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Daintree Rainforest: Everything you need to know

Welcome to the magical world of the Daintree Rainforest! As your virtual guide, I’ll take you on a journey through one of the world’s oldest rainforests, revealing its secrets and uncovering the many wonders that lie within.

Daintree Rainforest
Daintree Rainforest

Traditional Owners

I want to begin by acknowledging the Traditional Owners of the lands mentioned in this post and pay respect to Elders past, present and emerging. Altogether, there are 18 Rainforest Aboriginal tribal groups in the Wet Tropics World Heritage Area.

In this area, the Traditional Owners are the Eastern Kuku Yalanji Aboriginal people. Their country extends from near Cooktown to Port Douglas. For the Eastern Kuku Yalanji people many natural features of the landscape have spiritual significance including Wundu (Thornton Peak), Manjal Dimbi (Mount Demi), Wurrmbu (The Bluff) and Kulki (Cape Tribulation).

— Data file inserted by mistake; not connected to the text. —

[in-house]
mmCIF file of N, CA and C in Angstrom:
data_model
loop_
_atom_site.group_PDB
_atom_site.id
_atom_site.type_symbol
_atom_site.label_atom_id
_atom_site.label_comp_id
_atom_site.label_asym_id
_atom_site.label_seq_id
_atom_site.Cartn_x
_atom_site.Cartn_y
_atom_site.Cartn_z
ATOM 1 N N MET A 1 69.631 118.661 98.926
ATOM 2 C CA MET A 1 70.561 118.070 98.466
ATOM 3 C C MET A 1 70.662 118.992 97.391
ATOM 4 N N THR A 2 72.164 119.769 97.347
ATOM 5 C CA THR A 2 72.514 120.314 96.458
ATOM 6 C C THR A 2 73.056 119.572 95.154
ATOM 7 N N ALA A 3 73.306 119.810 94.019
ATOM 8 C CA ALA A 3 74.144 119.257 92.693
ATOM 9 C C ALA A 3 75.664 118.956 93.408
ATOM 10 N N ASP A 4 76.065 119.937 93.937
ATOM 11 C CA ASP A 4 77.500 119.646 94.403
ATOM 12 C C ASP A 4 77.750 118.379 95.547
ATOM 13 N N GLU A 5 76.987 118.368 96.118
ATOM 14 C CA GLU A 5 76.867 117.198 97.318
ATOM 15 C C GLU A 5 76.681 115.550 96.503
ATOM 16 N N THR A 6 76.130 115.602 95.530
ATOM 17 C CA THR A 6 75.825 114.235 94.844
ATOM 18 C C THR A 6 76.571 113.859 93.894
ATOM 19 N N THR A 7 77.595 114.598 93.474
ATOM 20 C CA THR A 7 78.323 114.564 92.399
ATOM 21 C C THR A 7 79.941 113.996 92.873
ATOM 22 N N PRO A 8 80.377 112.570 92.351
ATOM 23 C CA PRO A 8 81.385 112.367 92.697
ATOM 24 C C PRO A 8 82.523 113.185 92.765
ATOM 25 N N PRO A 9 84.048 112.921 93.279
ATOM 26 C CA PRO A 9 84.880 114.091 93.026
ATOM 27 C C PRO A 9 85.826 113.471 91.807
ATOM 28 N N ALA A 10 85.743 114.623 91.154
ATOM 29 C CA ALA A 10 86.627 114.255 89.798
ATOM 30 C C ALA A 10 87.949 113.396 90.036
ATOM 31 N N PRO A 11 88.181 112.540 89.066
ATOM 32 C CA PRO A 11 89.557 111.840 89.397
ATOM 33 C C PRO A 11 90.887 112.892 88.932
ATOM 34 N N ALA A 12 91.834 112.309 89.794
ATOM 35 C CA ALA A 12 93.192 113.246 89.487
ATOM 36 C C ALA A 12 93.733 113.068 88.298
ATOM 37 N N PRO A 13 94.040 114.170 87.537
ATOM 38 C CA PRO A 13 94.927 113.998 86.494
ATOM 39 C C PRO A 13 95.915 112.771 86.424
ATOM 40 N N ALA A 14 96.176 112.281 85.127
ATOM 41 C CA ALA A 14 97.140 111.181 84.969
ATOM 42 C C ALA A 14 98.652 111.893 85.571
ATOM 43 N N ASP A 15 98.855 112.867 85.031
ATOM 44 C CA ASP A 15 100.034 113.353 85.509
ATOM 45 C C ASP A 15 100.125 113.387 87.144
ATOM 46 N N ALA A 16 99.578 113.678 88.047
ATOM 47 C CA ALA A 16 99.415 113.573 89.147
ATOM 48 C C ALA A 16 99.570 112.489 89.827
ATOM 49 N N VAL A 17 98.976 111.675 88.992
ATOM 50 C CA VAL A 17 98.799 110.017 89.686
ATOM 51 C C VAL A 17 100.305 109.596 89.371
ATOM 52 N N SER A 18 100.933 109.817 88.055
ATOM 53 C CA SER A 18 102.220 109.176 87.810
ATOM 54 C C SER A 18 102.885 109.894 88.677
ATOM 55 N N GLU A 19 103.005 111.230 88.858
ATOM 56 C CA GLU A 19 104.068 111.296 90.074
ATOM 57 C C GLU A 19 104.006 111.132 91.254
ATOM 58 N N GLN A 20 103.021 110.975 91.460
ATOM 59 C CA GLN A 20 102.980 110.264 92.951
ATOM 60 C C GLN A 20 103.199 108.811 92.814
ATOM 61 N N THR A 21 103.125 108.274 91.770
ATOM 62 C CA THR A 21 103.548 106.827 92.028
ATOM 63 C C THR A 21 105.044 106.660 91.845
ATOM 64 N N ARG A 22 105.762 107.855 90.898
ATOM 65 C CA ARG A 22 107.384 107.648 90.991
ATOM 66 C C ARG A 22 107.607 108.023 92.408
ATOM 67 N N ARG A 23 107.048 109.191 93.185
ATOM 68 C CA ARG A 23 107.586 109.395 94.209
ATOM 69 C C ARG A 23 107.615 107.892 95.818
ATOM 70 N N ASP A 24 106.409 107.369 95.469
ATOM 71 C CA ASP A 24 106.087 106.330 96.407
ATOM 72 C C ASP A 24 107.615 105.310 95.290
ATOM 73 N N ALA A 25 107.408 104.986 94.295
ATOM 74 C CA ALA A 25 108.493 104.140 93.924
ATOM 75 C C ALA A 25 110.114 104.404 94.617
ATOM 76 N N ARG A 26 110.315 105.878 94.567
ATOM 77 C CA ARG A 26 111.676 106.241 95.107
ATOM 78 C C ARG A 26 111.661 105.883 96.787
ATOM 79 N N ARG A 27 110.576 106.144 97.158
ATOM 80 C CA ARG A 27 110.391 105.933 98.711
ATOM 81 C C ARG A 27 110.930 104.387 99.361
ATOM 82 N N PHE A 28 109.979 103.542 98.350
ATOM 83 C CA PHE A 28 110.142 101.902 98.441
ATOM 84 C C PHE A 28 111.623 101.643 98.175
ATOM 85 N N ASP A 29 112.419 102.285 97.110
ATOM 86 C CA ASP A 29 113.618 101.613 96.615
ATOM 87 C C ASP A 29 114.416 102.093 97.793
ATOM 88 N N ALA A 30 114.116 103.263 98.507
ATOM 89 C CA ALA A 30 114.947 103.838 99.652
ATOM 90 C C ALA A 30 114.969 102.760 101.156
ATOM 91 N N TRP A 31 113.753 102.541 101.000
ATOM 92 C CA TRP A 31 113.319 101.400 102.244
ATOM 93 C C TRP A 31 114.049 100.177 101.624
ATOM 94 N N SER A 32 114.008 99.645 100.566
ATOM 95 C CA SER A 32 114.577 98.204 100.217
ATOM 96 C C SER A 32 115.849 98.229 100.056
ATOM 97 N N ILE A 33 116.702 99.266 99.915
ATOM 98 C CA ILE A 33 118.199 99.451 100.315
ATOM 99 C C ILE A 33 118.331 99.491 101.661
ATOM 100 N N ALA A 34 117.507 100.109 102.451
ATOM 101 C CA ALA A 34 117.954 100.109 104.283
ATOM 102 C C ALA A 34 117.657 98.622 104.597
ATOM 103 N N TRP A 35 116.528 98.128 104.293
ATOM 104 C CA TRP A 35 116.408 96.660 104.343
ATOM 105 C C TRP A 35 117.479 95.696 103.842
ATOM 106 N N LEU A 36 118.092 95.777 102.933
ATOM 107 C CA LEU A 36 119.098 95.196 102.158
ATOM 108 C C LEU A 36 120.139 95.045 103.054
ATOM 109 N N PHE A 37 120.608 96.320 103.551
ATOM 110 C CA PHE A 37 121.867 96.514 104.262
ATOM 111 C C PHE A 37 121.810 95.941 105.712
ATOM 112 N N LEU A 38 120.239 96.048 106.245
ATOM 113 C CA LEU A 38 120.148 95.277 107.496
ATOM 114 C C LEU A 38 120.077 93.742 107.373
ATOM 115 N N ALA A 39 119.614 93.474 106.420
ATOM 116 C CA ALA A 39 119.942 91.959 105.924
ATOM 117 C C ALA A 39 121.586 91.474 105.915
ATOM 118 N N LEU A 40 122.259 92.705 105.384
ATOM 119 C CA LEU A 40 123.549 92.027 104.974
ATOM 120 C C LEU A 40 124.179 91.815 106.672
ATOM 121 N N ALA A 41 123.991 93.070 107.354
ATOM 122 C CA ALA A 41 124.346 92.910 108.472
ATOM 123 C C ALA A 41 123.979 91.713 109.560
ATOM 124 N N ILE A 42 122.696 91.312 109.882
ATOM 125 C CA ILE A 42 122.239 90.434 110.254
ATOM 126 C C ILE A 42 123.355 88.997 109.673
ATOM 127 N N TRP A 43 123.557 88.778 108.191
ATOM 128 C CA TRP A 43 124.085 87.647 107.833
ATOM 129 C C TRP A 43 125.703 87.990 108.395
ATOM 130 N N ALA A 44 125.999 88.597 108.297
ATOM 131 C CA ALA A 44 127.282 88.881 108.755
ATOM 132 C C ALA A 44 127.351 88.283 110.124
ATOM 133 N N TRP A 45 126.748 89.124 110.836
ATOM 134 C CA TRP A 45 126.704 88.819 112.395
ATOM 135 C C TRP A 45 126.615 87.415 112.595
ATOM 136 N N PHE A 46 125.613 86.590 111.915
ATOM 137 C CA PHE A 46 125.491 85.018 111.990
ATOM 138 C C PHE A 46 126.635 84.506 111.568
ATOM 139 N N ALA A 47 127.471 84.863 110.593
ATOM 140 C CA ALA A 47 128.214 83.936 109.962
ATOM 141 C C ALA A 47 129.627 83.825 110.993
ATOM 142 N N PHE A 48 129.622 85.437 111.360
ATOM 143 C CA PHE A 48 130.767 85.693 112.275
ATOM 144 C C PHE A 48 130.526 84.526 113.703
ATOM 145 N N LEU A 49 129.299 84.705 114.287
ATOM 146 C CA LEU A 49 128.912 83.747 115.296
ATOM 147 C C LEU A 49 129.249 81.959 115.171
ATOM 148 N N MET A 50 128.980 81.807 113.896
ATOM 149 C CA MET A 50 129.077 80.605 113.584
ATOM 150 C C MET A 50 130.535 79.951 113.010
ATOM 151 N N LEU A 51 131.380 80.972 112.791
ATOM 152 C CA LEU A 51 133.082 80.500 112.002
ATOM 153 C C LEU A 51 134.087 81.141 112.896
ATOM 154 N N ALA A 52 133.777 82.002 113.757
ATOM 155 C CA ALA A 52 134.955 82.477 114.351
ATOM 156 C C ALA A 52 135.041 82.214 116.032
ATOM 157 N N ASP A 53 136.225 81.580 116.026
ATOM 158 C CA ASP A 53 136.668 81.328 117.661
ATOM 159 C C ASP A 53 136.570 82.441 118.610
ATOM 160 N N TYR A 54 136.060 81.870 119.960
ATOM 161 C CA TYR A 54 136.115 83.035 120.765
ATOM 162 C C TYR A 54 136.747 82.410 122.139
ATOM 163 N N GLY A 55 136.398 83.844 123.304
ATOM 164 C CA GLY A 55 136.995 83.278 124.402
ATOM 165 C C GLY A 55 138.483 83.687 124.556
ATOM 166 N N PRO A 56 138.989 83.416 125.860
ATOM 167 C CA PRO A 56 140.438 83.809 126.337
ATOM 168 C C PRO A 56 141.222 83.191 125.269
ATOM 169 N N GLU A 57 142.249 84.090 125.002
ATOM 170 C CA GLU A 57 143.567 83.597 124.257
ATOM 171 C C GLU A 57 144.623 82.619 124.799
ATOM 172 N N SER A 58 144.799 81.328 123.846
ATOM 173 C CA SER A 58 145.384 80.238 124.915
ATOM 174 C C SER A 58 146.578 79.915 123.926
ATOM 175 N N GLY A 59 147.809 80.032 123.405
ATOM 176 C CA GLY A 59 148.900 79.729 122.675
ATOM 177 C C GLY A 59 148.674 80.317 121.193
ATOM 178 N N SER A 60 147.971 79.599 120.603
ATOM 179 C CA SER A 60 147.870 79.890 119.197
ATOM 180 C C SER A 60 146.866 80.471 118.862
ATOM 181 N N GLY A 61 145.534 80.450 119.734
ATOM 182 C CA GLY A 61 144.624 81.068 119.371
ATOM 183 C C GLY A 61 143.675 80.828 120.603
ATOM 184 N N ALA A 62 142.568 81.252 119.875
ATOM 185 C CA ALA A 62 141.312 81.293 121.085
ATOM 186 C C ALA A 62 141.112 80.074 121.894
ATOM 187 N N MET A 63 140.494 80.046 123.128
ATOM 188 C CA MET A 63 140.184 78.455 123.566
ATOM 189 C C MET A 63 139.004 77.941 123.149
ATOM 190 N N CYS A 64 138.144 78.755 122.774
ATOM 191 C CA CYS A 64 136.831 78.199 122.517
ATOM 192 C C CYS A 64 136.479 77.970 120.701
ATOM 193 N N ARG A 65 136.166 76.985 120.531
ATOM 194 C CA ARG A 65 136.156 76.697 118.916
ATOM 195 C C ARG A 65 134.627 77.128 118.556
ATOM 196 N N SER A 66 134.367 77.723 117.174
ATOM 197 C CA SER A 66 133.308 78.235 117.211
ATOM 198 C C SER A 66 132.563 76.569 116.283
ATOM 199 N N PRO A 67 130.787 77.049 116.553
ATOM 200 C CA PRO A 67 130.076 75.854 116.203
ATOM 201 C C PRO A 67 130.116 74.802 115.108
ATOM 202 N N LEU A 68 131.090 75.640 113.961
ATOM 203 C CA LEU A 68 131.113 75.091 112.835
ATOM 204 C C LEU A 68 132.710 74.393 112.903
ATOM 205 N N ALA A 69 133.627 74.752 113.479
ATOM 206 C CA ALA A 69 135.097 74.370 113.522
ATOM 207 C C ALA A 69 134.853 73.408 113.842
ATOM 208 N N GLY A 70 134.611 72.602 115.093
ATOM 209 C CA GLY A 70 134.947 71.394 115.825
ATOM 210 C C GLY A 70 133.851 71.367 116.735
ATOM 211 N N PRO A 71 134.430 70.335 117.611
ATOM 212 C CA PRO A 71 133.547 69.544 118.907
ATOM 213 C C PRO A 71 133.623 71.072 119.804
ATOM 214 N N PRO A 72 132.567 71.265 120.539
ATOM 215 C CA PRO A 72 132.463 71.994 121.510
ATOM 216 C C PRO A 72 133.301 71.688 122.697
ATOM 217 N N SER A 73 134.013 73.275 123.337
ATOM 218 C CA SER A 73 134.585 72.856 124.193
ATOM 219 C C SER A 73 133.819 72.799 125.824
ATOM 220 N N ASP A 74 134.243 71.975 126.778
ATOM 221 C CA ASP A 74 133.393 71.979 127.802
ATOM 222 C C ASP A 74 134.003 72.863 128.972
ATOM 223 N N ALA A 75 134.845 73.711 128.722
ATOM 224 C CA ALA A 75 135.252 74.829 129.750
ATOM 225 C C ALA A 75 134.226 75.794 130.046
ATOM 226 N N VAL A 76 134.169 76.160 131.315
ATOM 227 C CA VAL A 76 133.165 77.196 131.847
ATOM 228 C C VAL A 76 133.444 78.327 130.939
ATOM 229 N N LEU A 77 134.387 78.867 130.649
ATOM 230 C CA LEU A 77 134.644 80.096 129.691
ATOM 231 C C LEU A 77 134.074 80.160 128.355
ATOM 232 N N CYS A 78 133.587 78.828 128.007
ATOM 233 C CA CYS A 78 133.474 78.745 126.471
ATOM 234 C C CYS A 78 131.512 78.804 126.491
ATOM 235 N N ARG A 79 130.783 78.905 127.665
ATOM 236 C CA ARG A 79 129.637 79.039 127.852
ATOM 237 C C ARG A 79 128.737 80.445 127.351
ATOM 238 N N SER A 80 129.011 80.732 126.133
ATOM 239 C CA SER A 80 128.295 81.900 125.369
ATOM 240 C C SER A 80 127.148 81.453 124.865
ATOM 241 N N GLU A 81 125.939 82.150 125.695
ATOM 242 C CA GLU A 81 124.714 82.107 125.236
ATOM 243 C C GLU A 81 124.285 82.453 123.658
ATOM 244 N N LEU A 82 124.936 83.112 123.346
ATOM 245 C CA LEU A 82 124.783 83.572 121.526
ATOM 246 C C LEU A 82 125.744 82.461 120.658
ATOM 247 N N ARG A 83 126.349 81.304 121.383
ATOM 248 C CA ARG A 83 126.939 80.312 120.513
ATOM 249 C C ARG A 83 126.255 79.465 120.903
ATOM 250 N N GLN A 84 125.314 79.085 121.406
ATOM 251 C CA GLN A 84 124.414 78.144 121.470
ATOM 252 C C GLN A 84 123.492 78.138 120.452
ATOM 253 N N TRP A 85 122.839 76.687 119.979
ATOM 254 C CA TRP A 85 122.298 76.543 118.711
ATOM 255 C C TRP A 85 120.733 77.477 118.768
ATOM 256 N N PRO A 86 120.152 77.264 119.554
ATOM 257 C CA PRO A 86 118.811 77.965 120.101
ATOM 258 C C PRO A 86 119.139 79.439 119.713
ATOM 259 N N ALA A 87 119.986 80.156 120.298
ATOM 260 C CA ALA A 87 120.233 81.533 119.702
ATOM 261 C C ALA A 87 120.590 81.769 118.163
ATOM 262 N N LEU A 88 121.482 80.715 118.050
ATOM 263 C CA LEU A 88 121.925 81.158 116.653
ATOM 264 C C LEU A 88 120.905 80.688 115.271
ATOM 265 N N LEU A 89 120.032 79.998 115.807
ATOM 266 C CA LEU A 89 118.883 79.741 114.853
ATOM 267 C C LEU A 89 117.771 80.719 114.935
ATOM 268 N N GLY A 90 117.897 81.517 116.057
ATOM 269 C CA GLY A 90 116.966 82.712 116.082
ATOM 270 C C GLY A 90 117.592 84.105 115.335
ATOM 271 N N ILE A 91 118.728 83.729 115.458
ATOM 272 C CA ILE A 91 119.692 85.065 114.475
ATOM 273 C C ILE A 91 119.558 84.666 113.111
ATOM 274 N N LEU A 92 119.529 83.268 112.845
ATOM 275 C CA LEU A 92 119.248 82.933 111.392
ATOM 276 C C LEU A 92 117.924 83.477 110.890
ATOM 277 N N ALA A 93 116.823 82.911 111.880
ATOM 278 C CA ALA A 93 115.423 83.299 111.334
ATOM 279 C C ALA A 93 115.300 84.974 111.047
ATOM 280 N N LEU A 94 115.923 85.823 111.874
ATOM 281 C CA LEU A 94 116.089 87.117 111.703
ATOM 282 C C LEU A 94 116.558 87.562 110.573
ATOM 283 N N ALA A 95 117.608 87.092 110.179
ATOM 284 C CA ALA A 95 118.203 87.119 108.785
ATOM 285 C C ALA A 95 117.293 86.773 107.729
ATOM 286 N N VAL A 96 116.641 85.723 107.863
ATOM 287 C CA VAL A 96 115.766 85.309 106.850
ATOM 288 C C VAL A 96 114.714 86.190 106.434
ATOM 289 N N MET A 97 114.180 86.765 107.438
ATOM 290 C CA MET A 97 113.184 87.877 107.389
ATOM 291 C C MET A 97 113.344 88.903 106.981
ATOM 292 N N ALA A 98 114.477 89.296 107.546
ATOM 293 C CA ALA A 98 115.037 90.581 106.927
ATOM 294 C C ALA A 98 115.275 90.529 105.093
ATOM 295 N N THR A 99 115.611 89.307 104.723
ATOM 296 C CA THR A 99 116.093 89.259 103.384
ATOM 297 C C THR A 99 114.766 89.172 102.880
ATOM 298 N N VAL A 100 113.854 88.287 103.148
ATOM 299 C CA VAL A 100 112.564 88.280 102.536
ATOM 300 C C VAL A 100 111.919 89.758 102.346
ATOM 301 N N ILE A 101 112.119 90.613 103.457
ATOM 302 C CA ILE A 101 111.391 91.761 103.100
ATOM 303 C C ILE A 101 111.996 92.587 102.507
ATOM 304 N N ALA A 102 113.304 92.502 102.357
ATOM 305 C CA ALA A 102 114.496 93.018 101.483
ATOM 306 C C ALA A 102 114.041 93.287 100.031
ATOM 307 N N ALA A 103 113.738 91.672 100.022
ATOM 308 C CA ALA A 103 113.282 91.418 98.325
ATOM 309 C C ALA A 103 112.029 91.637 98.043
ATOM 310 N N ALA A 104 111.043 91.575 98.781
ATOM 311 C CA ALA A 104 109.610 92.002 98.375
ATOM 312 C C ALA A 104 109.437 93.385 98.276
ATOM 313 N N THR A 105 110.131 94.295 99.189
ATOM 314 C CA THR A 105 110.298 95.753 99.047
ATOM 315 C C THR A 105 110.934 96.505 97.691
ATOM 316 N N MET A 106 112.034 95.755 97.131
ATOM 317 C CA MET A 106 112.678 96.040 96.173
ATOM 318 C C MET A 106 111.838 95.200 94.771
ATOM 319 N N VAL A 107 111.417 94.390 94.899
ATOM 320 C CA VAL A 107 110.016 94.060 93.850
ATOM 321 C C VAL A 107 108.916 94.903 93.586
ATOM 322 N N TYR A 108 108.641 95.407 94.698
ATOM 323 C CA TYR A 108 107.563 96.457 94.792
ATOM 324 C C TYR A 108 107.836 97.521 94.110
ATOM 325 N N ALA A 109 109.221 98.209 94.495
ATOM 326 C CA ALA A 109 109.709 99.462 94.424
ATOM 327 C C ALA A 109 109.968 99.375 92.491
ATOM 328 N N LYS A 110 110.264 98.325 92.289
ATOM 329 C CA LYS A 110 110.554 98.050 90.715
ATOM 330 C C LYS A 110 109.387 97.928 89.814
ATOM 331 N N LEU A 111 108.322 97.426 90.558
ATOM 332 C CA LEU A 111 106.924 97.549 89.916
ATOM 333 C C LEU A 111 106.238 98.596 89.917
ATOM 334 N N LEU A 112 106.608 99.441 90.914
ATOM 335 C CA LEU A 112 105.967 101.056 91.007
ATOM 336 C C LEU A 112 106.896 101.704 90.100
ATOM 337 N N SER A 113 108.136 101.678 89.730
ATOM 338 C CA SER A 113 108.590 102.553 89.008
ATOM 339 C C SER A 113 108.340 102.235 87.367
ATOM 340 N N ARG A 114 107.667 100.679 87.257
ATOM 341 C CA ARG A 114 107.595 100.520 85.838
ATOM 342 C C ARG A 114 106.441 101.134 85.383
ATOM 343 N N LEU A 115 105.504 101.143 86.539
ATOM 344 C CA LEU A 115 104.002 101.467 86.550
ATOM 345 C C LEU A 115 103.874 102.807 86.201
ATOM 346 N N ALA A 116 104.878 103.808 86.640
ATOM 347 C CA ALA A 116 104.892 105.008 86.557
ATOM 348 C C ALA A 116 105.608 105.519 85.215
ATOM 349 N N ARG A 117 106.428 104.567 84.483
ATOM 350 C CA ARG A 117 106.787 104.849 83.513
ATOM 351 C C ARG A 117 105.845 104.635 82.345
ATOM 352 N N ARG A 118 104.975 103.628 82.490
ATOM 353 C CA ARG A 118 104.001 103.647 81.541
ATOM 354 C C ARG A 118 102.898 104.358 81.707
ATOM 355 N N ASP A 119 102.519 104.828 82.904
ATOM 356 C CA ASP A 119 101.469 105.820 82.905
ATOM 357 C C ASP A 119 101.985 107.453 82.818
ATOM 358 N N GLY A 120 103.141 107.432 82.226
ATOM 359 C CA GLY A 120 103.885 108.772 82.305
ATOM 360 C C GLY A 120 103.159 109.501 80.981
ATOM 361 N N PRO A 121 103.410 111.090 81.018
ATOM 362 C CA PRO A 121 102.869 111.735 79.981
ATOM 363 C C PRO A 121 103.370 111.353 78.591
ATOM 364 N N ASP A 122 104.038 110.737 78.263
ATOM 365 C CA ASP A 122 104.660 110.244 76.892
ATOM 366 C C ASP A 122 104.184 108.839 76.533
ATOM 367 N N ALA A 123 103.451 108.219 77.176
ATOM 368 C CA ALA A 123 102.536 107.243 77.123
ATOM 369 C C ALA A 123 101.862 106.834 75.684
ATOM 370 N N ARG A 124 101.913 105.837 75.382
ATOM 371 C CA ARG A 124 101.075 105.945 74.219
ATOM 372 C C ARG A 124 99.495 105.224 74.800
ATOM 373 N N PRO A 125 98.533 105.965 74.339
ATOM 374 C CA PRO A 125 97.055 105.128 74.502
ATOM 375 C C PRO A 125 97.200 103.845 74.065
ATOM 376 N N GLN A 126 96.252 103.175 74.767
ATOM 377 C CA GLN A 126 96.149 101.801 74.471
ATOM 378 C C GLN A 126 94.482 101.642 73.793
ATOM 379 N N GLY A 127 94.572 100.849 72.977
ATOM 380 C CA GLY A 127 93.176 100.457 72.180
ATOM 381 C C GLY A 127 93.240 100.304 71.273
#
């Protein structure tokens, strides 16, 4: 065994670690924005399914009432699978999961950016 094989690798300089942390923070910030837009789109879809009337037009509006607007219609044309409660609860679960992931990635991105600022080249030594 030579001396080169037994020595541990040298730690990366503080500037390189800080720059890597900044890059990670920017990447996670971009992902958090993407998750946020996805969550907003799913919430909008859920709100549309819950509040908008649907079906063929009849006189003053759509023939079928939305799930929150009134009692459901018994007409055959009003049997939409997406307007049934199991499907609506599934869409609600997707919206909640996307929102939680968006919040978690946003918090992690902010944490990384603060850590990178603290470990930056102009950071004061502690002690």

About the forest

Australia has several stunning cities, but to truly appreciate its breathtaking natural beauty, you need to escape the bustle of the city. North Queensland is where you’ll find the Daintree Rainforest.

The Daintree Rainforest is not only breathtaking and great for photo opportunities, but it is also home to one of the planet’s oldest rainforests.

During my stay in Cairns, I went to the Daintree Rainforest. Make sure to provide enough time if you intend to dive the Great Barrier Reed to also visit the Daintree!

Daintree Rainforest Creek
Daintree Rainforest